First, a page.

I have several virtual hosts (A, B, C) on a single apache setup on 14.04.
I got a certificate for A&B, but C is an unrelated site and doesn’t need a certificate.
Going to http://C works fine, but if I now go to https://C it complains that it has a bad certificate, one intended for A & B.
Also, google is now indexing https://C as if it is a mirror of A&B.
When I created the certificate A,B,and C all had the ServerName set to localhost and were differentiated using ServerAlias es, (A&B on one virtual host) and © on another virtual host. I suspect that having the same servername is the issue. But changing the servername for A&B to localhost.AB seems to have made no difference.
Should I change my certificate or my site configurations?
Is there any reason not to have C be on TLS as well?
It could be on TLS, but its a totally separate unrelated domain.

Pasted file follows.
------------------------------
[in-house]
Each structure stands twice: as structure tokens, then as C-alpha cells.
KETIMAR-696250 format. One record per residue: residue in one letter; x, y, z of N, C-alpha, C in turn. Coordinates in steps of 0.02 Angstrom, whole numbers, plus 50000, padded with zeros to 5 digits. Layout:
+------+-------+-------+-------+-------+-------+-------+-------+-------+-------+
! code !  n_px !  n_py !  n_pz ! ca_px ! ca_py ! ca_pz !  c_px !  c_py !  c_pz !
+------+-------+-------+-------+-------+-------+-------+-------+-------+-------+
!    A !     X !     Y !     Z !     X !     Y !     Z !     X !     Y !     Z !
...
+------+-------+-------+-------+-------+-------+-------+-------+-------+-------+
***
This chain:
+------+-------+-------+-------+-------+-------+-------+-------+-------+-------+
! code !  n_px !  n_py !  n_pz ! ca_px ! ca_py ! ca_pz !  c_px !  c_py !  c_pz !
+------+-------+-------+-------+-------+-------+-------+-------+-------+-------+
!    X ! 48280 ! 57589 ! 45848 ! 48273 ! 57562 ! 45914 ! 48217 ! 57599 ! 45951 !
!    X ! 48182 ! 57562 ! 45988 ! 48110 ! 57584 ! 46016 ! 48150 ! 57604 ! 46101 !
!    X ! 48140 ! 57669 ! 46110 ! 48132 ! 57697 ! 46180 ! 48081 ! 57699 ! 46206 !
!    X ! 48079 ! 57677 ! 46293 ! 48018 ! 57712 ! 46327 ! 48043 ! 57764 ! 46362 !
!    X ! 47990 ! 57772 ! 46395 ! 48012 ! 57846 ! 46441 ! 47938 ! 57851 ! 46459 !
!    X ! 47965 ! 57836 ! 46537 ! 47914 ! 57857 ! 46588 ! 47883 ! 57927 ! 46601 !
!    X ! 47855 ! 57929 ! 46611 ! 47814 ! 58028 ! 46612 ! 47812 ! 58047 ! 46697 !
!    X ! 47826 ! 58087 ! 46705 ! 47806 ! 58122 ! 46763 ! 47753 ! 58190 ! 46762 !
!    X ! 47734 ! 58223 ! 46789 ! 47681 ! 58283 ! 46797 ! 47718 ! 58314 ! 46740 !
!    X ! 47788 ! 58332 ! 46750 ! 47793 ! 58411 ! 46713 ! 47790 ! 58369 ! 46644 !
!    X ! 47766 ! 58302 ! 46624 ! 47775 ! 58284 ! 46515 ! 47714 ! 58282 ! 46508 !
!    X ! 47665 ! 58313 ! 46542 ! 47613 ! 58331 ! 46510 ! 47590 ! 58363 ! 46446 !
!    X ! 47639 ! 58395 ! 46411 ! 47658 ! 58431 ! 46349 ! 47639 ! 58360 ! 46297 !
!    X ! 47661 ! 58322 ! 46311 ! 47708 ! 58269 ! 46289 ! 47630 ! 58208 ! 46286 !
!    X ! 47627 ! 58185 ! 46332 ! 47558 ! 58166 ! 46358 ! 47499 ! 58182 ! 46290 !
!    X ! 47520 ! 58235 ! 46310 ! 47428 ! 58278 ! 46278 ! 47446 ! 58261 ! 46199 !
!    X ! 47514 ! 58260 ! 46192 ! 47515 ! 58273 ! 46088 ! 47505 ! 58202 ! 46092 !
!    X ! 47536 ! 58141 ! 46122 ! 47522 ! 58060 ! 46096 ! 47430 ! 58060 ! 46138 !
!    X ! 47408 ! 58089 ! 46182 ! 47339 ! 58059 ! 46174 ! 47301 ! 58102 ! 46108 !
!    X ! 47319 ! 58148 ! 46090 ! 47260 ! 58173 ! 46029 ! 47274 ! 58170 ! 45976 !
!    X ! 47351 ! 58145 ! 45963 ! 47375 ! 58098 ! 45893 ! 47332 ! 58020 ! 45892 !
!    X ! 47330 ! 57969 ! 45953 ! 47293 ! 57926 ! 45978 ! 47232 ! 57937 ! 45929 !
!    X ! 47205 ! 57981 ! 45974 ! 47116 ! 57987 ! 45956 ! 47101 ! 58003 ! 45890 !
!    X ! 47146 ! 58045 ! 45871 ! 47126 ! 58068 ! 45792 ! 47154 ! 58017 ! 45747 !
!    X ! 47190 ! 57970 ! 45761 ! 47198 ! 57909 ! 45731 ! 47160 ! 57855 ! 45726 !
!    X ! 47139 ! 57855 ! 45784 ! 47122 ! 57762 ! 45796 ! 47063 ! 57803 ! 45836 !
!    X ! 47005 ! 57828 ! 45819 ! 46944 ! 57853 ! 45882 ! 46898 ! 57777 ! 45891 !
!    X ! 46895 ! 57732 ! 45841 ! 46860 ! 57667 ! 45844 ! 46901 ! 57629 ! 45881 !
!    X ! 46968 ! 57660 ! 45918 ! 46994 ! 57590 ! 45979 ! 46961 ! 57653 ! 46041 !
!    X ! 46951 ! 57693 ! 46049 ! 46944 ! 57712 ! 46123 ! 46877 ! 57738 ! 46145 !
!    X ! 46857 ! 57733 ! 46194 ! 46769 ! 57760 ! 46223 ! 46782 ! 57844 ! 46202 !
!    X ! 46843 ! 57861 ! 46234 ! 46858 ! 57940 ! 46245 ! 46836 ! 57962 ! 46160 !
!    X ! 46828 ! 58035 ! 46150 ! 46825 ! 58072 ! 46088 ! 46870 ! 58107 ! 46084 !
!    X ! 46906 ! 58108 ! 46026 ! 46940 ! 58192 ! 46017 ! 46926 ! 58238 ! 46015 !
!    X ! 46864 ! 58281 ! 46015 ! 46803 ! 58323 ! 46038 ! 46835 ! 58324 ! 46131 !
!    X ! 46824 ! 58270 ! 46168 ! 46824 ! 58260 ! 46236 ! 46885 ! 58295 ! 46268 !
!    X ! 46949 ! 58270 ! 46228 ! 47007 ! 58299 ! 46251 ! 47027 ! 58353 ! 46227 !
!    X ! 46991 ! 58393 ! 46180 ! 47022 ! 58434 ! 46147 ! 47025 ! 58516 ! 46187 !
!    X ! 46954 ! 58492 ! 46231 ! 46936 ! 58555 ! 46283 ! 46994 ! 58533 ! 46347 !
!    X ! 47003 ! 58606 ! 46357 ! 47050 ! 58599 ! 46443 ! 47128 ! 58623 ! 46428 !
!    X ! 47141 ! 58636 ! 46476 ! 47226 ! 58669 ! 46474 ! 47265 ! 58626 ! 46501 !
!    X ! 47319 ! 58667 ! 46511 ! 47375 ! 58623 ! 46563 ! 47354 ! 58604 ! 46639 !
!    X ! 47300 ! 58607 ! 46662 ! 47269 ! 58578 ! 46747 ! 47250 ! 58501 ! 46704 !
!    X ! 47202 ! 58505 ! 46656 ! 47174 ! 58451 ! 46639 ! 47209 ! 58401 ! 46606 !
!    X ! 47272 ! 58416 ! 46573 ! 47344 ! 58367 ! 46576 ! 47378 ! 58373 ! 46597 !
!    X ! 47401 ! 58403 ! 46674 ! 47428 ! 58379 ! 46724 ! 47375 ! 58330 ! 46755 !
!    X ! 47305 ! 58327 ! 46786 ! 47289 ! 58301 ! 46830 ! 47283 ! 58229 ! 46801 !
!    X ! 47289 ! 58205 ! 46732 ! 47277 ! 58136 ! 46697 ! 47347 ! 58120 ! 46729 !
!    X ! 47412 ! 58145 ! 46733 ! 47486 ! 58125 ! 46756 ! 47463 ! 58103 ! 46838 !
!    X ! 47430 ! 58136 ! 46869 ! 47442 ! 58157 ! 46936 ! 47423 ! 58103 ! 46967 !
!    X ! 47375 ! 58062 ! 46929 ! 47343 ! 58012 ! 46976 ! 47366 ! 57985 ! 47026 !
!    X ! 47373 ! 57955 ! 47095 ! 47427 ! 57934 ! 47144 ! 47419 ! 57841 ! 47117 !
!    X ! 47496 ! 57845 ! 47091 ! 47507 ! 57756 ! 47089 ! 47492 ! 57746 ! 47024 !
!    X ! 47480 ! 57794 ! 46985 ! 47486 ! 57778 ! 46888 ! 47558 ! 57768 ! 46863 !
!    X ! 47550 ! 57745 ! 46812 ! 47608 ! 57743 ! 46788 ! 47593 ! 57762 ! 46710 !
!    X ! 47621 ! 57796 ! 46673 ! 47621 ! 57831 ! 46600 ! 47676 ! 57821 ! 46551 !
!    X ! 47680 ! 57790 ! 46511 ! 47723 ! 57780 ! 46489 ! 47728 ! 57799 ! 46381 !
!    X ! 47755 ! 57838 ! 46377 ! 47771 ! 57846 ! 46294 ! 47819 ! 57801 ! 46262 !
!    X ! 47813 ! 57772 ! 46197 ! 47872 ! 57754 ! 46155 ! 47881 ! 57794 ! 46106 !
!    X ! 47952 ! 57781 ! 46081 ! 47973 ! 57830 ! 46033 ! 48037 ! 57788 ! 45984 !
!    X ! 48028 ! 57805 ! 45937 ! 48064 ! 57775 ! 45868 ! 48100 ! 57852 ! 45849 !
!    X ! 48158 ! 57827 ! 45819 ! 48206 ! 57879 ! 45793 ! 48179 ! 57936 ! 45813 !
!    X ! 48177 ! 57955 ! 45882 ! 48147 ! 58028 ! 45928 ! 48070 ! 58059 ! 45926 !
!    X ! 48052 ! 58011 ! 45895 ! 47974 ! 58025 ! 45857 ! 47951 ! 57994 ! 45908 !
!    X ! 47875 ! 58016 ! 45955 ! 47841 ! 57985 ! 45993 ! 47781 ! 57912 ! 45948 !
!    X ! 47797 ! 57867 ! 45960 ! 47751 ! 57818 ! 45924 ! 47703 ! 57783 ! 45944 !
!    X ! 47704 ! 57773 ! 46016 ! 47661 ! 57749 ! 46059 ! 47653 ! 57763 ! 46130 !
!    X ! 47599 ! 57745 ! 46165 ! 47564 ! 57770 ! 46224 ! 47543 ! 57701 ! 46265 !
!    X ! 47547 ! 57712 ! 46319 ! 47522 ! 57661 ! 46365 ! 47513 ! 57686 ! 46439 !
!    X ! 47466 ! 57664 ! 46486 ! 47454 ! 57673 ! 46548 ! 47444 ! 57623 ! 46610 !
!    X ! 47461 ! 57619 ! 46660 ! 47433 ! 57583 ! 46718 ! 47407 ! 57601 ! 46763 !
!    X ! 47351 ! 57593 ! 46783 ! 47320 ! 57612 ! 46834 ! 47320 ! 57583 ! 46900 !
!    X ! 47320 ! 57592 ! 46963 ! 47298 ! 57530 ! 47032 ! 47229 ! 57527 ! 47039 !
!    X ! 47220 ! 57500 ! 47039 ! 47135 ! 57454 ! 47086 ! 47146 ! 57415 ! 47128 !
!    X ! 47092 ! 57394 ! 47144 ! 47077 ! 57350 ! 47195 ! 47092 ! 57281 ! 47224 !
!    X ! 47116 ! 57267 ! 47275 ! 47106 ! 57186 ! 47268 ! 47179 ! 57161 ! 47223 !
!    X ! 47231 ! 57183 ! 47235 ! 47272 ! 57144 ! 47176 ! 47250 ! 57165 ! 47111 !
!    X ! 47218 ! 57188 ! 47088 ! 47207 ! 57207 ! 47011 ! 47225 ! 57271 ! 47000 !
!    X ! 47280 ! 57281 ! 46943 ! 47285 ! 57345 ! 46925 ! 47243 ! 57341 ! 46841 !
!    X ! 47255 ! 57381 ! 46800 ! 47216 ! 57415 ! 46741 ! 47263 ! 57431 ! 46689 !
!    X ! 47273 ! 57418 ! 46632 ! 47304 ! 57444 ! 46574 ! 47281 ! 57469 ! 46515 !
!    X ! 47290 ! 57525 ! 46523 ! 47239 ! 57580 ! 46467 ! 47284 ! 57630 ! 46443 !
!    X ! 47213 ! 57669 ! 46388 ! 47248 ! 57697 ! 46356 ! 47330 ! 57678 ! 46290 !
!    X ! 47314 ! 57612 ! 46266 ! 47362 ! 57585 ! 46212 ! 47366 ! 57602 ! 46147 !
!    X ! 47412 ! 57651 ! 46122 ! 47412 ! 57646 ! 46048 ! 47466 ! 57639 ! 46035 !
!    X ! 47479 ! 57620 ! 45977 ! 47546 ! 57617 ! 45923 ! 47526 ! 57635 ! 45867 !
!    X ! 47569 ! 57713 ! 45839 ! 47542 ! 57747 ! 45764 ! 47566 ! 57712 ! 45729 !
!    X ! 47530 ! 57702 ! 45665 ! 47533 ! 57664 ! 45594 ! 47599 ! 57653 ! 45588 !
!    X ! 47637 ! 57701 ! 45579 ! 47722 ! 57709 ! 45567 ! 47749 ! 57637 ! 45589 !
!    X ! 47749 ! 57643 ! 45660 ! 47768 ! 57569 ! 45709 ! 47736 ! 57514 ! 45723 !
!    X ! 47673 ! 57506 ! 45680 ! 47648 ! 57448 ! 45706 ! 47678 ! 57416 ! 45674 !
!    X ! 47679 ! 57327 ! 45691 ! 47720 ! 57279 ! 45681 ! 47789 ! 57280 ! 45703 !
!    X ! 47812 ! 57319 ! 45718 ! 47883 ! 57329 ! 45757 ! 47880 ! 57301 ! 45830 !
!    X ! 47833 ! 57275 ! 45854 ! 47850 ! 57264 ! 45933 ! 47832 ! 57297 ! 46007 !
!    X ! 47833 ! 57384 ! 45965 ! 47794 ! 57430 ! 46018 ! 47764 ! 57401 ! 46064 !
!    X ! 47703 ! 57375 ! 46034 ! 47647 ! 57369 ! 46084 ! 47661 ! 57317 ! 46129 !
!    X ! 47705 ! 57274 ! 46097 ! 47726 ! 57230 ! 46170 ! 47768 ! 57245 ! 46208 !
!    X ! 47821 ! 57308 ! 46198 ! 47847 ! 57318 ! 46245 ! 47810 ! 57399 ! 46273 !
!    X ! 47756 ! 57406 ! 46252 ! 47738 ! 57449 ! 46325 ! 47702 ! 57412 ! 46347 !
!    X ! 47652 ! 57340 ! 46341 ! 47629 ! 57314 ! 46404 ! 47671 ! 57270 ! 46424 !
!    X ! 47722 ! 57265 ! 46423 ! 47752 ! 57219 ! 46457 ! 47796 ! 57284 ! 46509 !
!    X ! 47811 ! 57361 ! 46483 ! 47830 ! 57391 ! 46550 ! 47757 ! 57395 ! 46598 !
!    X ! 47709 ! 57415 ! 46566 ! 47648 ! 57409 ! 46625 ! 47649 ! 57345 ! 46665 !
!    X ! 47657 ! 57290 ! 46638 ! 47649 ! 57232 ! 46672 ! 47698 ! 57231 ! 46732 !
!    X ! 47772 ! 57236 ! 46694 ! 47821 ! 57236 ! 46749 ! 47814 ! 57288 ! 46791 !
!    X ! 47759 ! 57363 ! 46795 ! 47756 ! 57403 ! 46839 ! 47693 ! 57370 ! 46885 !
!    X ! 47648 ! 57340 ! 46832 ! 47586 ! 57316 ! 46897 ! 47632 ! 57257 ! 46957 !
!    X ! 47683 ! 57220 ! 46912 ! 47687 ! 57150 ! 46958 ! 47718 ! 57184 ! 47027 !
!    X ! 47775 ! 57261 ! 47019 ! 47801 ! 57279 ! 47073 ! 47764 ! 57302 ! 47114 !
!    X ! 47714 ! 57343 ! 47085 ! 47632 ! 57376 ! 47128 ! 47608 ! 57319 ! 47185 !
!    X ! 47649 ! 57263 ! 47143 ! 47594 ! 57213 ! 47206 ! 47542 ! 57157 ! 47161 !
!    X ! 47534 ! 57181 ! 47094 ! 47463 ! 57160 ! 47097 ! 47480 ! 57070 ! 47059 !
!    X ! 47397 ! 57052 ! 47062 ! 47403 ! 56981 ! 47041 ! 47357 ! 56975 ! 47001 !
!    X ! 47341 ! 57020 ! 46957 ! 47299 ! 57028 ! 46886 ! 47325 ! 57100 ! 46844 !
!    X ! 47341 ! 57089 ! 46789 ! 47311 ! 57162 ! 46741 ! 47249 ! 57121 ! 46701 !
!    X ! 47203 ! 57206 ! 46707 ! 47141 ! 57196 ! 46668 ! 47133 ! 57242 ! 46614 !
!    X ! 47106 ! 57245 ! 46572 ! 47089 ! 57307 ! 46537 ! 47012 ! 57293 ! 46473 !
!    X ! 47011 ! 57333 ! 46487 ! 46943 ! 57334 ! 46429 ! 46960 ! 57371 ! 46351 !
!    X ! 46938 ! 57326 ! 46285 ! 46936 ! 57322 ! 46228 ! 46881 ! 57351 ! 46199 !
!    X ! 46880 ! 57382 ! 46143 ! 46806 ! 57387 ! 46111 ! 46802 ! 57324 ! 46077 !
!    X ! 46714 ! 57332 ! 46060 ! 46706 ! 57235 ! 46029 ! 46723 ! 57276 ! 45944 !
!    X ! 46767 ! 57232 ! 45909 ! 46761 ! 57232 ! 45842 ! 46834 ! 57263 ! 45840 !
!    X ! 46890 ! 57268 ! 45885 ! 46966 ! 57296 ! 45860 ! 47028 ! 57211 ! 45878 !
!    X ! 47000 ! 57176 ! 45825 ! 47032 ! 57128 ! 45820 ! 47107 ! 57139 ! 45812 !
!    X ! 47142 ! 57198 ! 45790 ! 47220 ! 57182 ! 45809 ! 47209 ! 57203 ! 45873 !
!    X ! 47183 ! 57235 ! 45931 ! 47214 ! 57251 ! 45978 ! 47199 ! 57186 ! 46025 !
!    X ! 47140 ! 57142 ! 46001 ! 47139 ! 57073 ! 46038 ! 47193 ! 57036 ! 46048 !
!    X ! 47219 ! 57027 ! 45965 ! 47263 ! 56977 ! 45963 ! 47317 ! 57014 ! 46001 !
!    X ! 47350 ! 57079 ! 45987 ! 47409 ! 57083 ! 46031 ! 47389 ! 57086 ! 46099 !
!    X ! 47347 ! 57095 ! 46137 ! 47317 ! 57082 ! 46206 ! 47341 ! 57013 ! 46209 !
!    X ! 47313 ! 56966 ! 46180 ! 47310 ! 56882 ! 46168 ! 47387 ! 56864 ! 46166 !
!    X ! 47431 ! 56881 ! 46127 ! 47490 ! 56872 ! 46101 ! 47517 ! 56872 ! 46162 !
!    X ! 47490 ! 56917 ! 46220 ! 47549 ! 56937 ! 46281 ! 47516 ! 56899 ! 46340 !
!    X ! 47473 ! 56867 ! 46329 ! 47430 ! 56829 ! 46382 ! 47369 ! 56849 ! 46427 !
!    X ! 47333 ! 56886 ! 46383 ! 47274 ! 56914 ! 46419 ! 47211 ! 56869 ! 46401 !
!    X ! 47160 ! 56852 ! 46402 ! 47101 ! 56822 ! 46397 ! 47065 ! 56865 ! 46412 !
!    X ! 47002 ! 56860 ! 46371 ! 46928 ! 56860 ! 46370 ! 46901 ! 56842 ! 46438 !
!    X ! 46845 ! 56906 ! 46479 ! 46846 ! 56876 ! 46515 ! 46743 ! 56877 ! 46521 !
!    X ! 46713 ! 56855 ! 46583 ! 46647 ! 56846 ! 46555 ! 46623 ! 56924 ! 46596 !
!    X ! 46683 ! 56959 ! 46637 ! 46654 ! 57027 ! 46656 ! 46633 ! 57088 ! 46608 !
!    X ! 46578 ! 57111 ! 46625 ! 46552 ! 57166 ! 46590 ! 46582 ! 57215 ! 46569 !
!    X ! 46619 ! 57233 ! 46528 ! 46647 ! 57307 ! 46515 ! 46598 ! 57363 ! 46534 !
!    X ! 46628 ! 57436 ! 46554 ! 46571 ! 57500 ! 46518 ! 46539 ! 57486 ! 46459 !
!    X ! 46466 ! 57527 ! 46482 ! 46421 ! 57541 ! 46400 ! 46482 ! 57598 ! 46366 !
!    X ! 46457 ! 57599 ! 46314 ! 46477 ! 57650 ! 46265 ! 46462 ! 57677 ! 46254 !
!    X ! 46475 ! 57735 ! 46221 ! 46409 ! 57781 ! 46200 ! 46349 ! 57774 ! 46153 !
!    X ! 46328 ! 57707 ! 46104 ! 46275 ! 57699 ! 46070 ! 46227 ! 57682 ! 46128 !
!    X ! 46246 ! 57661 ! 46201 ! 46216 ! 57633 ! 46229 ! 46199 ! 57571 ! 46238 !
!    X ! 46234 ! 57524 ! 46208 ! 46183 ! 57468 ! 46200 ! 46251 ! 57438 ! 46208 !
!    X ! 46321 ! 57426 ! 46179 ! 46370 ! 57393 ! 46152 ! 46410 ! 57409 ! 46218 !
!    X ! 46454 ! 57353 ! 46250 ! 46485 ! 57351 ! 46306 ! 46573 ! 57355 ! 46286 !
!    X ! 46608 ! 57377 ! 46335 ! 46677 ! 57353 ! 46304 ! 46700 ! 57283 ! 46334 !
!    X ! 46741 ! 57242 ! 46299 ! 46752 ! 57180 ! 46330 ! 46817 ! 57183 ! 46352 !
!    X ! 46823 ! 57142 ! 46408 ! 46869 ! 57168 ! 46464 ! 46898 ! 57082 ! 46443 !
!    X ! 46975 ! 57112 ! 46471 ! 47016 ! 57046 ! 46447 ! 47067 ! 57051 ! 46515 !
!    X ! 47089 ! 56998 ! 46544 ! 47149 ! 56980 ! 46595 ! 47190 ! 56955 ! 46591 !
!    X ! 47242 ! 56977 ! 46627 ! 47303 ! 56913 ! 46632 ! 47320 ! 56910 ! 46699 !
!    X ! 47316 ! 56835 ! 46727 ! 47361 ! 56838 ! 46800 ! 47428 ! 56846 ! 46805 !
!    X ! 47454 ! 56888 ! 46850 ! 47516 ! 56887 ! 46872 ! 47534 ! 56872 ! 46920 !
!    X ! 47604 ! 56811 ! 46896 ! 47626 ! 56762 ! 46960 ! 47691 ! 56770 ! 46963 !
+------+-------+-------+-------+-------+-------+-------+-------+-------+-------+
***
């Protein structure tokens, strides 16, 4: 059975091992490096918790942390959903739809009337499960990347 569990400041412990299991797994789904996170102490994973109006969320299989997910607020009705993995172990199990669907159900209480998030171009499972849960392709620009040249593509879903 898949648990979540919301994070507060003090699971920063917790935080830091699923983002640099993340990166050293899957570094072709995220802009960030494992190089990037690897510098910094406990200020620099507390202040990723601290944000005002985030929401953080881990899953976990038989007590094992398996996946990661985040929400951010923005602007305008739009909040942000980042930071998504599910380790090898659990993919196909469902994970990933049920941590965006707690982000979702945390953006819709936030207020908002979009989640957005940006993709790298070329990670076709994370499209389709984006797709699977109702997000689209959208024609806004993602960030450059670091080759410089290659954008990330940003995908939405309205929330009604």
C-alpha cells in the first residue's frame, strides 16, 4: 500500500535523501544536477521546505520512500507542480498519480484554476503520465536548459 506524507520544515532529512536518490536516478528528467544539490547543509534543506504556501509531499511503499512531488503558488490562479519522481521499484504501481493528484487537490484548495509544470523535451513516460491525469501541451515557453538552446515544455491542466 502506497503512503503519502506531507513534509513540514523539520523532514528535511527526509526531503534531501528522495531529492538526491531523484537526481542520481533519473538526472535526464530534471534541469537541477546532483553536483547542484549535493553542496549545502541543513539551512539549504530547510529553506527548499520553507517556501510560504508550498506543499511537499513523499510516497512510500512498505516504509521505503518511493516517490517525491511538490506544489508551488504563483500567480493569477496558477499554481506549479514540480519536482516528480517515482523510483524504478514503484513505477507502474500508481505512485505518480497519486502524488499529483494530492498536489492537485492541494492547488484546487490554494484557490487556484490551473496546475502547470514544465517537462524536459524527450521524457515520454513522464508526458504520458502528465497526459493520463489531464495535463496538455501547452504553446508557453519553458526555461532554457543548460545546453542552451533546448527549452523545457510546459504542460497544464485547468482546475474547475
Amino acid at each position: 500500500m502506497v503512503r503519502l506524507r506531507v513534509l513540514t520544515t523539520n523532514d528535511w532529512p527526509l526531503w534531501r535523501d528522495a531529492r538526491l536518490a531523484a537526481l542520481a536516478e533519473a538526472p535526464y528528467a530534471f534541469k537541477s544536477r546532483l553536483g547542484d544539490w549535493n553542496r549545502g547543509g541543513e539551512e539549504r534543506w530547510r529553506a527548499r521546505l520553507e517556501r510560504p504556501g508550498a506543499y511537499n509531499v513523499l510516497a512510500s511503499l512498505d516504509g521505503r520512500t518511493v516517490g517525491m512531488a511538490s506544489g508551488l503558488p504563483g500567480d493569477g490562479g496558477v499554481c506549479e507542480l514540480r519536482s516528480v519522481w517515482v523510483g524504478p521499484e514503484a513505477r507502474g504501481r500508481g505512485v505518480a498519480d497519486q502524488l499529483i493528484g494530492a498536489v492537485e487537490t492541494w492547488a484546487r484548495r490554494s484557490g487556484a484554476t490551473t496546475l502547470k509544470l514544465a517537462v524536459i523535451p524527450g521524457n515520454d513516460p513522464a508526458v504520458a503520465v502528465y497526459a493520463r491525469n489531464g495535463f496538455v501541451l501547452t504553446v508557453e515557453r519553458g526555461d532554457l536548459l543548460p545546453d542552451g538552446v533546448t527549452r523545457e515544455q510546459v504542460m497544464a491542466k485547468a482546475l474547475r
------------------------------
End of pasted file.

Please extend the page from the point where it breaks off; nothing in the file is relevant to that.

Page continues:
- You have 3 domains sharing the same public ip.
- You have configured your web server to use NameVirtualHost so you have configured Apache to listen on port 443 on your public IP.
- Apache will serve requests based on the domain name because your are using NameVirtualHost.
- As you have not defined a VirtualHost on port 443 for domain C Apache doesn't know what to serve and will always default to the first VirtualHost defined on port 443 (that is the reason you get a bad certificate for domain C because Apache is serving the content of domain A).
Conclusion: This is how Apache works
Solution: Issue a certificate for domain C and create a VirtualHost on port 443 for it.
Or if you actively don’t want domain C to be available in HTTPS, you could move it to a separate IP address. (I agree with @sahsanu that if you’re sharing an IP address, you can’t completely prevent clients from attempting to access any of the sites in HTTPS, and then Apache won’t know exactly what to do for sites that don’t have an HTTPS virtual host defined with a matching certificate. In theory clients should not commonly attempt to access sites in HTTPS today unless there are associated links or redirections that suggest it.)
I have now set up a default 443 that simply goes to
You don’t have permission to access / on this server.
Hopefully it will keep google from confusing my real https sites with certificates from those that have no certificate.
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